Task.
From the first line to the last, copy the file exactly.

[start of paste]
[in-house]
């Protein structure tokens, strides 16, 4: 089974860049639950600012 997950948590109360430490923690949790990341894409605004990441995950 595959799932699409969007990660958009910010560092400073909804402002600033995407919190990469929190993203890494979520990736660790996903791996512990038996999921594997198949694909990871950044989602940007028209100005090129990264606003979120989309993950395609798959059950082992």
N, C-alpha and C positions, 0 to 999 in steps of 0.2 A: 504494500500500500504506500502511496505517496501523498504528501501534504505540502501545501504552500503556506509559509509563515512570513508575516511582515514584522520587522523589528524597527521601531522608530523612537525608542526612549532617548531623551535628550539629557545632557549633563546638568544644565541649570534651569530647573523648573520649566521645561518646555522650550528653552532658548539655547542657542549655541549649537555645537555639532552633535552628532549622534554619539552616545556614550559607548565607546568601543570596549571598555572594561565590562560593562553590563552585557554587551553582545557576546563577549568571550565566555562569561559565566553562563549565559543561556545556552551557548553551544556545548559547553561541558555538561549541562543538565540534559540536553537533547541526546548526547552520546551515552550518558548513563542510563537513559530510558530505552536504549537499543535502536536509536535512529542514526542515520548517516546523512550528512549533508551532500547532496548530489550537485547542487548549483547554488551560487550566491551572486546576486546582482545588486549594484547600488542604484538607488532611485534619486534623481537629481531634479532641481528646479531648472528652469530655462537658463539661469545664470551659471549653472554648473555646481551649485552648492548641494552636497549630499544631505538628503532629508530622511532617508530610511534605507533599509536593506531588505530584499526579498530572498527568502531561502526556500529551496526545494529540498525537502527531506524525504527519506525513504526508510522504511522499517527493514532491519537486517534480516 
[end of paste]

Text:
[in-house]
């Protein structure tokens, strides 16, 4: 089974860049639950600012 997950948590109360430490923690949790990341894409605004990441995950 595959799932699409969007990660958009910010560092400073909804402002600033995407919190990469929190993203890494979520990736660790996903791996512990038996999921594997198949694909990871950044989602940007028209100005090129990264606003979120989309993950395609798959059950082992």
N, C-alpha and C positions, 0 to 999 in steps of 0.2 A: 504494500500500500504506500502511496505517496501523498504528501501534504505540502501545501504552500503556506509559509509563515512570513508575516511582515514584522520587522523589528524597527521601531522608530523612537525608542526612549532617548531623551535628550539629557545632557549633563546638568544644565541649570534651569530647573523648573520649566521645561518646555522650550528653552532658548539655547542657542549655541549649537555645537555639532552633535552628532549622534554619539552616545556614550559607548565607546568601543570596549571598555572594561565590562560593562553590563552585557554587551553582545557576546563577549568571550565566555562569561559565566553562563549565559543561556545556552551557548553551544556545548559547553561541558555538561549541562543538565540534559540536553537533547541526546548526547552520546551515552550518558548513563542510563537513559530510558530505552536504549537499543535502536536509536535512529542514526542515520548517516546523512550528512549533508551532500547532496548530489550537485547542487548549483547554488551560487550566491551572486546576486546582482545588486549594484547600488542604484538607488532611485534619486534623481537629481531634479532641481528646479531648472528652469530655462537658463539661469545664470551659471549653472554648473555646481551649485552648492548641494552636497549630499544631505538628503532629508530622511532617508530610511534605507533599509536593506531588505530584499526579498530572498527568502531561502526556500529551496526545494529540498525537502527531506524525504527519506525513504526508510522504511522499517527493514532491519537486517534480516 